Scotland Yard is leading a national investigation into Savile's sex abuse, with more than 300 potential victims thought to have come forward.
Sir Jimmy Savile was regularly given the keys to a Leeds hospital building where he would arrive with teenage girls in the early hours. An ex-porter told the BBC that Savile would take girls to the nurses' accommodation and leave before dawn.
Leeds General Infirmary said there was no records of complaints against Savile during the time he was working there, though police are now probing claims the TV star abused around 300 youngsters. Former porter Terry Pratt said he became suspicious when Savile began arriving in the middle of the night in the late 1980s with teenage girls who seemed "star struck." He said Savile would arrive at about 1am or 2am, spending a couple of hours there and drop the keys back about 5am. "He would go up and see the lad on the desk [and he would say] 'Here's the key, Jim, make sure I get it back.' He'd take the key and... would walk out and the two women would follow him towards the nurses' home." Mr Pratt said he did not report Savile's behaviour at the time, though would be willing to speak further with police. "We daren't... we were in awe of him to be honest," he added.
Earlier this month, a former Broadmoor Hospital patient claimed Savile had the keys to the hospital and was given his own room during the 1970s.
Continue reading: Jimmy Savile Given Keys To Leeds Hospital Building For Late Night Visits
Whilst the disturbing revelations into Jimmy Savile’s life are still a relatively new phenomena for the majority of the population, a former BBC executive has admitted that the disgraced former star was in fact banned from recordings of Children in Need, owing to his suspicious behaviour.
Sir Roger Jones OBE, who served as chairman of Children in Need until 2002 has said of Savile recently, "He was a creepy sort of character - we didn't want him anywhere near the charity."
Continue reading: Jimmy Savile Was Banned From Children In Need For 'Suspicious Behaviour'
Today, the BBC reports that Gary Glitter has been arrested in connection with the Jimmy Savile investigation. It was only a matter of time before someone living experienced consequences of the disturbing allegations that have recently come to light about the late TV personality, and others.
The police have not confirmed that the man is Gary Glitter, however they did release a statement confirming that they had "arrested a man in his 60s in connection with the investigation. The man, from London, was arrested at approximately 7:15 BST on suspicion of sexual offences. The individual falls under the strand of the investigation we have termed 'Savile and others". This report coincides with Glitter seen "being taken away from his home". Gary Glitter has already served a term in prison in Vietnam for sex offences.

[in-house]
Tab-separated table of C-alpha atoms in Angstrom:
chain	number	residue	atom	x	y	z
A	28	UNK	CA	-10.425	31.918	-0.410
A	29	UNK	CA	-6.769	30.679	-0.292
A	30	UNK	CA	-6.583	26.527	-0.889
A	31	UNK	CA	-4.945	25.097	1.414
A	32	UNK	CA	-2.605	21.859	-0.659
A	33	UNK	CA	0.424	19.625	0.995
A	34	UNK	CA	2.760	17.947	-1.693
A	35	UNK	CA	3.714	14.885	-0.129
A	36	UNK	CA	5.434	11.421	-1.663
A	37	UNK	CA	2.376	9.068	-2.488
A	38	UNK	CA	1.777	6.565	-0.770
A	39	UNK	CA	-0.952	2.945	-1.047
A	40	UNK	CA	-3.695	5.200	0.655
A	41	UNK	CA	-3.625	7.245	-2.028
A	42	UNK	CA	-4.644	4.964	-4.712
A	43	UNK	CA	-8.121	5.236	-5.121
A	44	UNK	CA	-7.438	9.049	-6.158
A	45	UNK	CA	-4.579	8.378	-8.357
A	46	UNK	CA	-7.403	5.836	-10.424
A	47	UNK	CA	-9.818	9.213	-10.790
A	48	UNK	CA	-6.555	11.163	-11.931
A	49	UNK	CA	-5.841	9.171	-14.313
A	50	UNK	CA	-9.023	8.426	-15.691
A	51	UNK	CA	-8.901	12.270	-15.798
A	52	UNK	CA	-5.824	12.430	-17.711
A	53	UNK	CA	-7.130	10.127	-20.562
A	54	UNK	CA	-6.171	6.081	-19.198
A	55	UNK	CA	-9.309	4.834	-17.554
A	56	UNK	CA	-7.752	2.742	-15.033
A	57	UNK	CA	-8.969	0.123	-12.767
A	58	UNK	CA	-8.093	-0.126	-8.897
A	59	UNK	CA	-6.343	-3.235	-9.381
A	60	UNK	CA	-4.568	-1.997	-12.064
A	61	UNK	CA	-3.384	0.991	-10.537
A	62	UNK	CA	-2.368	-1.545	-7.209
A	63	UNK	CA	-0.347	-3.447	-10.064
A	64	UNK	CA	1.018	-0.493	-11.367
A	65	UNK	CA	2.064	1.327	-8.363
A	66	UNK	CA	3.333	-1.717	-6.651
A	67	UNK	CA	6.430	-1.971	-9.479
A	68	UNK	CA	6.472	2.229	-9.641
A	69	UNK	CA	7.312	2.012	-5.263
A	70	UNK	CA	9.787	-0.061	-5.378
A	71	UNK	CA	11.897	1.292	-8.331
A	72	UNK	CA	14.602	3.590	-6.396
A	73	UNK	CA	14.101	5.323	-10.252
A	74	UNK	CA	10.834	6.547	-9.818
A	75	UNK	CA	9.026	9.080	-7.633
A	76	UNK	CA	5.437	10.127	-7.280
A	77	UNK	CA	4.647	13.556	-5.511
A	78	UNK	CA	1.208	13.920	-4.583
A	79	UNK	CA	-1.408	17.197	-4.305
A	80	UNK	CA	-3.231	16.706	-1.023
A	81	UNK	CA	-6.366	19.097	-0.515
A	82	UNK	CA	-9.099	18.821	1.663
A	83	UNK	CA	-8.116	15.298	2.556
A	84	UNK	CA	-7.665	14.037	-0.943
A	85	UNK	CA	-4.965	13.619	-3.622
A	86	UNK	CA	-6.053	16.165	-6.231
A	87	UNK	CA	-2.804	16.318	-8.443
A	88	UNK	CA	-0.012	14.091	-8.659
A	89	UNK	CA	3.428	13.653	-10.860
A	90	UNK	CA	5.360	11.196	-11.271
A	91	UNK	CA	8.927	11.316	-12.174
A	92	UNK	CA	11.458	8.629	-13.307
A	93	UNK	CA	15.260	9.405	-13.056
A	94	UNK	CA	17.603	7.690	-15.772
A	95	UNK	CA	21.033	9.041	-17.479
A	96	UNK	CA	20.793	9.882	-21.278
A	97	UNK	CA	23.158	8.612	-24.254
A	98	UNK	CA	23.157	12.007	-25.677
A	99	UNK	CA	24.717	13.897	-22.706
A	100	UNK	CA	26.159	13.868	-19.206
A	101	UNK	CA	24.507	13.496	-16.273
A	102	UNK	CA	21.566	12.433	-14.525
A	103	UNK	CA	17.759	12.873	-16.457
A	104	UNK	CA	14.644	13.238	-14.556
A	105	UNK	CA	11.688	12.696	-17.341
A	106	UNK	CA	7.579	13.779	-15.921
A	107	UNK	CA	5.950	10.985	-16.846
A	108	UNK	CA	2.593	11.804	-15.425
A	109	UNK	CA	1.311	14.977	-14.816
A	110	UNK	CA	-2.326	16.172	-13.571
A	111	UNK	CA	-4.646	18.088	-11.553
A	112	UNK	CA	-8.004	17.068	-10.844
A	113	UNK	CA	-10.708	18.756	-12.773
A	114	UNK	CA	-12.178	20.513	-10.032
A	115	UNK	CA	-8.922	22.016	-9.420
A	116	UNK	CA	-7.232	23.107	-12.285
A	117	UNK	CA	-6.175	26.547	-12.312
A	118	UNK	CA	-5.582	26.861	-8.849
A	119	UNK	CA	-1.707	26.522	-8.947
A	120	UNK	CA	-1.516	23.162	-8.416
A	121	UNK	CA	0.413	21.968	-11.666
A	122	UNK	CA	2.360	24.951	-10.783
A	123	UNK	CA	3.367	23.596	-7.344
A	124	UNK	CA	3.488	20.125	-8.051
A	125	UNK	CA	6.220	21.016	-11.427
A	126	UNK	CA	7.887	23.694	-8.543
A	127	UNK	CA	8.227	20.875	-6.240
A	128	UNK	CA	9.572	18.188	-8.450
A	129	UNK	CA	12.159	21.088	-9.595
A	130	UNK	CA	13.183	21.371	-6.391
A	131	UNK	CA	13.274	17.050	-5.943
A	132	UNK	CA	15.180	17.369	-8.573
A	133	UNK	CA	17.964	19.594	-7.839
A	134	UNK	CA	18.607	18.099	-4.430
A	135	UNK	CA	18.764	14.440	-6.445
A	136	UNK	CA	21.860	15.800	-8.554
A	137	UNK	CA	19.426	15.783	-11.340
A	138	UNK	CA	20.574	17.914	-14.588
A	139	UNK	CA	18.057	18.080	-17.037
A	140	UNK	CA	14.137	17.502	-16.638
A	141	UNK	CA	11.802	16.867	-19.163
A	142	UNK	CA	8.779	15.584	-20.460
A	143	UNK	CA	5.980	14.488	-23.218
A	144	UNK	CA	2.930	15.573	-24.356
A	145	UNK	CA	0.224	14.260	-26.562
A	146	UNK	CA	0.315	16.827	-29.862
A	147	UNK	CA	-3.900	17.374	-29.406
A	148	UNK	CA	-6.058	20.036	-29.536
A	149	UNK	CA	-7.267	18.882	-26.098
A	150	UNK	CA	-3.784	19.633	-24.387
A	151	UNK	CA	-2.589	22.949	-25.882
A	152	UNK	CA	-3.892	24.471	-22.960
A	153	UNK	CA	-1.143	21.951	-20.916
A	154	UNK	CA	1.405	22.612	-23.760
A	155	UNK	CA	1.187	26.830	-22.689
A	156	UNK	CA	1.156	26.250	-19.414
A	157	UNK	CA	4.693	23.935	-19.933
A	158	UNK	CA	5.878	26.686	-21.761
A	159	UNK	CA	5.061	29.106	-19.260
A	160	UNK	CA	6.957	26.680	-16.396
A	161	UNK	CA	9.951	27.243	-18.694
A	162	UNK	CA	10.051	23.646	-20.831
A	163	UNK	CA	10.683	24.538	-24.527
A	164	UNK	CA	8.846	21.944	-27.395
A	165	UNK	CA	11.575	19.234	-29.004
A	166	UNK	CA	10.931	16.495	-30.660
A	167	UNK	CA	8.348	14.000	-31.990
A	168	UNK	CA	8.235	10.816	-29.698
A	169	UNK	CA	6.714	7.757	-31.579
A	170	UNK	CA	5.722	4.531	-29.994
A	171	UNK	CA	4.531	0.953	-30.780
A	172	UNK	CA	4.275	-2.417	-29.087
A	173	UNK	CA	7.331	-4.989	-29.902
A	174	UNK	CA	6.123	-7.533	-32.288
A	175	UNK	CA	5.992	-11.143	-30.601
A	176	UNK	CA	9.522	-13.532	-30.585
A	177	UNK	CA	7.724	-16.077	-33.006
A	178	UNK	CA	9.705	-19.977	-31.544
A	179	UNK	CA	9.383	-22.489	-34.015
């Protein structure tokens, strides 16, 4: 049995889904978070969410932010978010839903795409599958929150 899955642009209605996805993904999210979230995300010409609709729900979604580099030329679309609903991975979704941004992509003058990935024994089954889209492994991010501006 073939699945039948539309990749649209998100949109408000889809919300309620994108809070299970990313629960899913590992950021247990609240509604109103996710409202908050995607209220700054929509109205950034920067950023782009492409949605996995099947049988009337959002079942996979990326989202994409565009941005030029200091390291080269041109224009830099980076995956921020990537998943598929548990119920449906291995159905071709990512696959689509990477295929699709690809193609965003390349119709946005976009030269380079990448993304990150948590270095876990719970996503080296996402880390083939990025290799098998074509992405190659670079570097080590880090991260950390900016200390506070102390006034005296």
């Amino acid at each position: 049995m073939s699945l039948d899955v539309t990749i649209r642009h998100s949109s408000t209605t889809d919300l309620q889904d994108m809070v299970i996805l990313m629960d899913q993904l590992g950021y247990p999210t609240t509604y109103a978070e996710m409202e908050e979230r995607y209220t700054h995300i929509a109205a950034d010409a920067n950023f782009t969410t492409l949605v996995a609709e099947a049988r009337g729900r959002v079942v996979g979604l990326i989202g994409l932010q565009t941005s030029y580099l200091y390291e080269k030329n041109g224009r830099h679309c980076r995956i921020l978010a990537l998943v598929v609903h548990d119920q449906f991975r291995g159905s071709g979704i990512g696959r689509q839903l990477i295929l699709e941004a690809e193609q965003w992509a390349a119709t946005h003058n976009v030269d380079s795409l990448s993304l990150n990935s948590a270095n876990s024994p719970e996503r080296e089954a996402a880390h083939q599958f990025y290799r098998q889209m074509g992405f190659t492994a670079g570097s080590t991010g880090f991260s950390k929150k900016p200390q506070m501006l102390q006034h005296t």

As the investigation continues, Harriet Harman, Deputy Labour Party leader, called for a judge-led inquiry on the Andrew Marr Show. "The trouble is that there are a multiplicity of inquiries. What we need is one over-arching inquiry." She said, "It should be independent because there are big lessons to be learned here, not just for the BBC, although the epicentre of it was at the BBC." As the police's investigation continues, as does the current BBC inquiry, judge Dame Janet Smith will review the BBC's culture and practices during Savile's lifetime, as well as their current sexual harassment policies. The arrest of Gary Glitter is expected to be the first of many, in what appears to be a long-standing problem with sexual harassment and under-age grooming occurring within the BBC and other institutions.
Jimmy Savile's abuse of young people, particularly females, over his 50 year career are almost indisputable now. Police are following up 400 lines of enquiry and over 300 people have come forward to confess that they, too, had suffered at the hands of the depraved television personality. However, with Savile now dead what do the victims and police hope to achieve? Are others in line to be punished? Who now stands in the firing line? Who gets hit with the dispersed shrapnel of this distressing explosion of abuse and blame?
The New York Times reports that Commander Spindler, of Scotland Yard, said that the "vast majority" of complaints were against Savile alone, and only a handful against others, and no evidence of a 'paedophile ring' as has been reported elsewhere. The BBC reports that "investigations are looking at those who may have assisted Savile, helped organise abuse, cover it up or taken part in assaults themselves." They also say that they have spent a further 9 hours interviewing Karin Ward, who was a key figure in the footage released in the BBC1 Panorama show last Monday (22nd Oct 2012) that was originally shot for a Newsnight report that was never aired.
Commander Spindler is clearly taking all allegations very seriously, and respecting everyone that is coming forwards, "This may be the first time that some people have actually spoken in any detail, and we don't underestimate how significant an event it is for them to disclose sexual abuse," he said. "We have to believe what they are saying, because they are saying the same thing independently."
Arthur Sulzberger Jr., the New York Times chairman and publisher today publically backed the incoming chief executive and former BBC Director General, Mark Thompson, who has been heavily implicated in the Jimmy Savile abuse scandal, after his decision not to air a revealing documentary.